Running an HTTP server for testing
In some scenarios, you may need to run a local HTTP server for test purposes. For example, if you are following our tutorials for setting up PlayFab authentication using Facebook and HTML5, Google and HTML5, or Twitch and HTML5, and you do not have a remote server with a domain, you may find this tutorial useful.
- Installed Node.JS
Installing HTTP server using NPM
Run the command line/terminal on your system (it doesn't matter which directory you are currently in).
npm install -g http-server. Once NPM finishes, you have the tiny HTTP-server installed. That's it.
Create a new folder on your system from where you want to serve your static files. There are no specific restrictions for path on Windows.
On Mac OS, you may want to check for access on the folder. Inside of the newly created folder, create a file called index.html.
Fill the file with the content provided below.
<!doctype html> <html lang="en"> <head> <meta charset="utf-8"> <title>My Page</title> </head> <body> <p>Hello world!</p> </body> </html>
Run the command line/terminal and cd to the folder with your index.html file, then:
- Execute http-server.
- HTTP-server will start serving files from your current directory.
- It will also print out all the IP endpoints that the server is listening for.
- Use one of them to reach your web-server through the browser.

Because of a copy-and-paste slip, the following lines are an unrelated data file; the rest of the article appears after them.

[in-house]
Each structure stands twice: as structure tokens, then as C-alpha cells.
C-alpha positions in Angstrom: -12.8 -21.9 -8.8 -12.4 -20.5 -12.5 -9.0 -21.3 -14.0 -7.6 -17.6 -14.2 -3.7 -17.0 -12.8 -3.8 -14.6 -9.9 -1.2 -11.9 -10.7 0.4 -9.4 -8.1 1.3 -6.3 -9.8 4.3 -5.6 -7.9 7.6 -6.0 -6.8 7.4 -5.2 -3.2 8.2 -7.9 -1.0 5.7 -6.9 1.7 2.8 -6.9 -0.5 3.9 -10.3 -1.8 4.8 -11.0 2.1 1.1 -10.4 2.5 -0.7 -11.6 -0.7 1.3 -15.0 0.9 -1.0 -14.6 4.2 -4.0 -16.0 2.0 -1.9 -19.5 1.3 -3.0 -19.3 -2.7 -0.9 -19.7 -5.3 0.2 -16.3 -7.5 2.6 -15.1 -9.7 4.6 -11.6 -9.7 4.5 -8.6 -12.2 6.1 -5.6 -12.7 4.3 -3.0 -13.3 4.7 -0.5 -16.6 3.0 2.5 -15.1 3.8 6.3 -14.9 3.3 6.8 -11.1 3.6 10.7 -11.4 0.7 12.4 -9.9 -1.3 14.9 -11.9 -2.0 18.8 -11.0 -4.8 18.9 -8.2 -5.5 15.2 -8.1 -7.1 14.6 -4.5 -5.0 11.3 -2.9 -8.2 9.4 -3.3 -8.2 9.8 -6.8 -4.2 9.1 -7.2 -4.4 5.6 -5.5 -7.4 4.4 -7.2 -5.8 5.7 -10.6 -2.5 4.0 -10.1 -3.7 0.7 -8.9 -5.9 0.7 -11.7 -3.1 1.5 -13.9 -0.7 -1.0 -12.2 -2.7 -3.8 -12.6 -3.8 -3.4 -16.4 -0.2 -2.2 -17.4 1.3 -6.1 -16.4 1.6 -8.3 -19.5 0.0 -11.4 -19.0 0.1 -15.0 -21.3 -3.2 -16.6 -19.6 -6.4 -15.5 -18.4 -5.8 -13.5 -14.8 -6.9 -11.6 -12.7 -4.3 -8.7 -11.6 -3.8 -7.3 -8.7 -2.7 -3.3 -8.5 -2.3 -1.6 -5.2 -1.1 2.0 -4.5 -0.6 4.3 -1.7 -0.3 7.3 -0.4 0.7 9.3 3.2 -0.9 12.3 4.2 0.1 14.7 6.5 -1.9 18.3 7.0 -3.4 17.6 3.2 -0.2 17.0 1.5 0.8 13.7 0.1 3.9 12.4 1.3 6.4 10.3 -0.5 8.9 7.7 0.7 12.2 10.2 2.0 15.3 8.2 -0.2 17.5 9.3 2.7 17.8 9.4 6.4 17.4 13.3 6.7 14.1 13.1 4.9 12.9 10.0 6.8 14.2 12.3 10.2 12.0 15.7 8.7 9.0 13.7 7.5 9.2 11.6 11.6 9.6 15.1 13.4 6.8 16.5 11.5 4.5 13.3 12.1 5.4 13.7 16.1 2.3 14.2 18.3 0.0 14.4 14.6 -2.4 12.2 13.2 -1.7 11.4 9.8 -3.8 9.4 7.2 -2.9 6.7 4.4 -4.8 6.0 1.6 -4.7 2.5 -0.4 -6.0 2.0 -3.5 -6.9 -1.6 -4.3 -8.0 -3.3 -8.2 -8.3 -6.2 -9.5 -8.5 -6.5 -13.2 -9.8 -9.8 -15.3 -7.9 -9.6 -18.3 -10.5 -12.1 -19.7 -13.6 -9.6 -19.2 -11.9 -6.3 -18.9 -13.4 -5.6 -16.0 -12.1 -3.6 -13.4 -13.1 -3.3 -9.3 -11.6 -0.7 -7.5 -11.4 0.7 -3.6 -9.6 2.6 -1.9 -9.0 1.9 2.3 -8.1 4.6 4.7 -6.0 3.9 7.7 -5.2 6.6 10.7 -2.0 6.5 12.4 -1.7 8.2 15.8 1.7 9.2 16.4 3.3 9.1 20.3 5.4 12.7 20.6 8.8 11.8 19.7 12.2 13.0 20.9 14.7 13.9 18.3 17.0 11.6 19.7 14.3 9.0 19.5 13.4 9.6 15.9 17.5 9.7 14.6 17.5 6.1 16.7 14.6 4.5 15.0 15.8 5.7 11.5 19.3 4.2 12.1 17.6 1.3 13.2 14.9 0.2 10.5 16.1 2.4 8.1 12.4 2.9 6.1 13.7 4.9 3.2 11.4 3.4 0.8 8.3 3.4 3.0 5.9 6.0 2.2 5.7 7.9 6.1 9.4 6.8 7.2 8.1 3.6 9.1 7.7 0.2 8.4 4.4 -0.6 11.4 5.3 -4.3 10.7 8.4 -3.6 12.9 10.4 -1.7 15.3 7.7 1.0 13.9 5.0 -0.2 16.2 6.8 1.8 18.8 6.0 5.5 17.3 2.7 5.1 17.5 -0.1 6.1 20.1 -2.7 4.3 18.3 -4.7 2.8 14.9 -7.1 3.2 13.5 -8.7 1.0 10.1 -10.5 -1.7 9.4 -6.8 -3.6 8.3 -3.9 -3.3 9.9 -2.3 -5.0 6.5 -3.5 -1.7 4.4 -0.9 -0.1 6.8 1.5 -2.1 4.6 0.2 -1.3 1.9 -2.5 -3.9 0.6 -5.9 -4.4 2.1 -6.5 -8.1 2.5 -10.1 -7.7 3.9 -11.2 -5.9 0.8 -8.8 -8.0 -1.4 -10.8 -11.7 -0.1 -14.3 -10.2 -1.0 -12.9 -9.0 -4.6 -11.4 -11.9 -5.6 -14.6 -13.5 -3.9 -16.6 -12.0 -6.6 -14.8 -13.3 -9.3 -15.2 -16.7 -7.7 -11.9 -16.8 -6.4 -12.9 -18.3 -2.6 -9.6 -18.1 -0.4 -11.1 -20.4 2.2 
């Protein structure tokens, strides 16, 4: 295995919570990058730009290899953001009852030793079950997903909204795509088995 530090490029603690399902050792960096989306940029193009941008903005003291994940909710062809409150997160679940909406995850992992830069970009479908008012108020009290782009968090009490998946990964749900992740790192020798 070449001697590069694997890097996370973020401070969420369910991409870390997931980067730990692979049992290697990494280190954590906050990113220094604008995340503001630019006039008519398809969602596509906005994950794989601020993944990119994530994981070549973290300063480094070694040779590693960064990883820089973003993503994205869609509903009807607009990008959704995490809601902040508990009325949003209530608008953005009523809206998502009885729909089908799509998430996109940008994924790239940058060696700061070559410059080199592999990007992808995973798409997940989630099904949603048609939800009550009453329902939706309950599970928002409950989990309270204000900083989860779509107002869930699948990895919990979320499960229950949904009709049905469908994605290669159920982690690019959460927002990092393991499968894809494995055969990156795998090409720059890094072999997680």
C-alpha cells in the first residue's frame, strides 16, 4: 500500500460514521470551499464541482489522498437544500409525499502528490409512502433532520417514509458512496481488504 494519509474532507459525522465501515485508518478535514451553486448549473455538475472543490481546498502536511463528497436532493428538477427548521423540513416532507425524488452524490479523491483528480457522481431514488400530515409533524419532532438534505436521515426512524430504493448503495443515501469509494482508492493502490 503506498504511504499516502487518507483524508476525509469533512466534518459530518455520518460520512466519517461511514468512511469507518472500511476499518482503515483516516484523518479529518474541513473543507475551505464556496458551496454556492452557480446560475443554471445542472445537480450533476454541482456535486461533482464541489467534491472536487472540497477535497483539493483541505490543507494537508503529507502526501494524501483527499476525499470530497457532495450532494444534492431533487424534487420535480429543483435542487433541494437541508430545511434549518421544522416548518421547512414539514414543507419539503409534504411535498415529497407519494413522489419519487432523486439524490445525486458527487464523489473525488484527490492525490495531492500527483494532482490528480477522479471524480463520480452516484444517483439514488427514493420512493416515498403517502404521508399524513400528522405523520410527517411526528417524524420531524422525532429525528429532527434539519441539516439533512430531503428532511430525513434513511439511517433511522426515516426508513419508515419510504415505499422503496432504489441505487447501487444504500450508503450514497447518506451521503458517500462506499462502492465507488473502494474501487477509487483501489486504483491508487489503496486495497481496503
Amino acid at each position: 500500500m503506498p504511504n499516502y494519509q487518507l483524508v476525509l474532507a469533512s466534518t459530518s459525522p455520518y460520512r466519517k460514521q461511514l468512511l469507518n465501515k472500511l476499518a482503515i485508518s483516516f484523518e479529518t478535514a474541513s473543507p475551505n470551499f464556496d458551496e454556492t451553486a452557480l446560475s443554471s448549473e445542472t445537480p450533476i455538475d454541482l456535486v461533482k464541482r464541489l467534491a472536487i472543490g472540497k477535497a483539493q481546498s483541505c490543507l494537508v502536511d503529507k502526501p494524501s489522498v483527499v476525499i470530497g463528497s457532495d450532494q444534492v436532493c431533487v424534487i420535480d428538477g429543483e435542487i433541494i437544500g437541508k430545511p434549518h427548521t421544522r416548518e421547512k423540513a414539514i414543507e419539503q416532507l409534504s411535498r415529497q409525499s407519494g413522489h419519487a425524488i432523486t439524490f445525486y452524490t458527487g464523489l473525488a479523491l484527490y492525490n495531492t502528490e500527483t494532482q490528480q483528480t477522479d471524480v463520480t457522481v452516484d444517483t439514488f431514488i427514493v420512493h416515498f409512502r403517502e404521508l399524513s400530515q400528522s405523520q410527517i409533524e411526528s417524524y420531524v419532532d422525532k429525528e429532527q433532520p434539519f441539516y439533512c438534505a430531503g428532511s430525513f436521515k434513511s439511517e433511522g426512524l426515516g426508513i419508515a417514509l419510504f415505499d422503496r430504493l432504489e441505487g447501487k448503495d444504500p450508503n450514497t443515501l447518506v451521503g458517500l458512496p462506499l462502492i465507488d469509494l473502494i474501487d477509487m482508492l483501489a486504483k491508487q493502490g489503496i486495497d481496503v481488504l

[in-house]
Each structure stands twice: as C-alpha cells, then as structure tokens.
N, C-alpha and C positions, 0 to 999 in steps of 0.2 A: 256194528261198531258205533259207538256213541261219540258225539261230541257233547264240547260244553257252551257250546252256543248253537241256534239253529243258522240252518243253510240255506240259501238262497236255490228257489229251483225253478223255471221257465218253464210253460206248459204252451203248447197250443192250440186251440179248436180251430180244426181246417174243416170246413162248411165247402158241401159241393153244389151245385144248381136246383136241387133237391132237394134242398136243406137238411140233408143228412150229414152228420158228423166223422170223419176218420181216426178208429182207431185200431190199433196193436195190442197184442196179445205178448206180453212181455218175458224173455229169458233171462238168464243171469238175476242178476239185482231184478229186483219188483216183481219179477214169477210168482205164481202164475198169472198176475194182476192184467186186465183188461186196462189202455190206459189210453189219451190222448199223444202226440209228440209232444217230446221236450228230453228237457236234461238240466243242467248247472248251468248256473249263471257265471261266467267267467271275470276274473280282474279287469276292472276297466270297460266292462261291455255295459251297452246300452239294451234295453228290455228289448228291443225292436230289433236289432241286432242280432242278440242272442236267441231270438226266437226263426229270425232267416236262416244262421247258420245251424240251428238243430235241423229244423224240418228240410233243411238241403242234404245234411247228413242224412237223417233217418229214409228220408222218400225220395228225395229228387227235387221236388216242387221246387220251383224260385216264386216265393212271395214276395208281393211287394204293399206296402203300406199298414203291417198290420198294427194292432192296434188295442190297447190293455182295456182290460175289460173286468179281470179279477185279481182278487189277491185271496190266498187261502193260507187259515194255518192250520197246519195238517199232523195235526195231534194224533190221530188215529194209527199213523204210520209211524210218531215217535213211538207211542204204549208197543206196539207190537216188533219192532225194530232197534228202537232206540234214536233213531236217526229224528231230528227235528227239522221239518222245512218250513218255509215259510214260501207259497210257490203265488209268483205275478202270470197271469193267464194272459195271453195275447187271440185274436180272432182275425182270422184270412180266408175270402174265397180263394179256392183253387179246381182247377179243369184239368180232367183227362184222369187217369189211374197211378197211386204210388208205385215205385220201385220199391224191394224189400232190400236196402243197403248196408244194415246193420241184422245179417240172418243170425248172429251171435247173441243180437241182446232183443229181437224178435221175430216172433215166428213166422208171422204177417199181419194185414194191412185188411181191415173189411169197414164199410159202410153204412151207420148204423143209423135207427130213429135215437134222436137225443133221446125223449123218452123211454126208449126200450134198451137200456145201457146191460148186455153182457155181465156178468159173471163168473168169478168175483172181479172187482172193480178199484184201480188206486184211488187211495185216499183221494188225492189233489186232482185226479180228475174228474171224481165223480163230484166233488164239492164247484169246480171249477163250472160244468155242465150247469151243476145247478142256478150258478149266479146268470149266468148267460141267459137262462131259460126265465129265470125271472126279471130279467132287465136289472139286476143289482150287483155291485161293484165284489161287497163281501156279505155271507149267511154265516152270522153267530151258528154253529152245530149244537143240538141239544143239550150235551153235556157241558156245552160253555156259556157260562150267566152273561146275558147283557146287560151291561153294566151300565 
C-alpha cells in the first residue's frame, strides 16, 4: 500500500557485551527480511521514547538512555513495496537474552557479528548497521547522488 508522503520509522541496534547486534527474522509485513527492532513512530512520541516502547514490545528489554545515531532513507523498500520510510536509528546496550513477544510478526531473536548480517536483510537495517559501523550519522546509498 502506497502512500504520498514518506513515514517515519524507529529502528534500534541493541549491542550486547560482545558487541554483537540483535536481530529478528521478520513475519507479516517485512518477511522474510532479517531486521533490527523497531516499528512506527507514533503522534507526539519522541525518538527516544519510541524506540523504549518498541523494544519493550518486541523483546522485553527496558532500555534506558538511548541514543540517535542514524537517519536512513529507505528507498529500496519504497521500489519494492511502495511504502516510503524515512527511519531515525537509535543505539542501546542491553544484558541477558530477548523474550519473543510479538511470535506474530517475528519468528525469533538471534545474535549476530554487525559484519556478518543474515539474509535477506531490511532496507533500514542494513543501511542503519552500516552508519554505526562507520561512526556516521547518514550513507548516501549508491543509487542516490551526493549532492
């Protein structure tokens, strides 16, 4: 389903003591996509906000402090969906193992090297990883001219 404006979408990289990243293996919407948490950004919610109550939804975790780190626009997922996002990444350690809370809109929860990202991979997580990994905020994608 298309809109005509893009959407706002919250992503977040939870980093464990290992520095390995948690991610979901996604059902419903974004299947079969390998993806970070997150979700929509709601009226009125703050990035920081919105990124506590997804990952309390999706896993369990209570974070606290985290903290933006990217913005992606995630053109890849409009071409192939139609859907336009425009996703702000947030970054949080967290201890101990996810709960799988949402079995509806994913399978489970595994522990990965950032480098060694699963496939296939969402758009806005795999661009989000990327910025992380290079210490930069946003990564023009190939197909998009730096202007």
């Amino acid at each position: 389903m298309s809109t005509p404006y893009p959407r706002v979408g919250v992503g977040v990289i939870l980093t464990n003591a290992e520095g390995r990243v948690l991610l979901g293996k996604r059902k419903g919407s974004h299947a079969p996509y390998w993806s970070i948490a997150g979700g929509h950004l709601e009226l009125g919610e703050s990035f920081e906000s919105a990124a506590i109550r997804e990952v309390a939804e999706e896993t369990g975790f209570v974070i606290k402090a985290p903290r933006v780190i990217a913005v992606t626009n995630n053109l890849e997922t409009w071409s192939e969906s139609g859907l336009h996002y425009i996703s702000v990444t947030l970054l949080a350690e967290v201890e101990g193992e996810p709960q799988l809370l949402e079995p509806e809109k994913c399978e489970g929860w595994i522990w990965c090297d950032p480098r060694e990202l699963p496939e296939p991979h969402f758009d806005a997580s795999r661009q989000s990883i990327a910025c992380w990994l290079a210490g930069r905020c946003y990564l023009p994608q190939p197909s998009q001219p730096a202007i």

- Observe your page being loaded.
You can optionally specify a port to run the server on.
- Example: Execute
http-server -p 80to run your server on port 80. If a port is occupied, you will have to find what application is using this port and shut it down before you attempt to run the HTTP server again.
Serving files with a custom domain name
For instance, they do not accept a plain IP address + port. Certain services use such a configuration to ensure that your browser fetches your code from a specific, secure domain.
They also often use this configuration to ensure that a user can only log into your application from your domain, and that nobody else can fake it and steal user data.
While this is an important and useful security restriction, it may produce complications when trying to locally test your code.
If you run your server on Port 80, and your use-case is simple enough, you can utilize the HOSTS file on your operating system to access your HTTP server through a valid domain name.
The HOSTS file is a special file available on both Windows and Mac OS. It allows you to override certain domain names with custom endpoints. Schematically, the HOSTS file looks like this:
IP_ADDRESS_1 DOMAIN_NAME_1 IP_ADDRESS_2 DOMAIN_NAME_2 IP_ADDRESS_3 DOMAIN_NAME_3 # This is comment # IP_ADDRESS_4 DOMAIN_NAME_4 <- this entry is commented out and is inactive ...
Each line represents exactly one entry. When you try to reach
DOMAIN_NAME_1, your browser will direct your request to
The same applies for each entry in the HOSTS file. In the preceding example, entry number
4 starts with
#. This is a syntax for comment.
By commenting out certain entries you may disable them, without necessarily removing them from the HOSTS file.
playfab.example is a valid domain name, but it is unlikely that your browser will reach any website with it. By adding the following entry to your HOSTS file, you will be able to reach your local HTTP server with that domain name.
On Windows OS, the HOSTS file is normally located at:
On Mac OS, the HOSTS file is normally located at:
When entering your domain name in your browser address bar, always make sure to include the schema: http://playfab.example.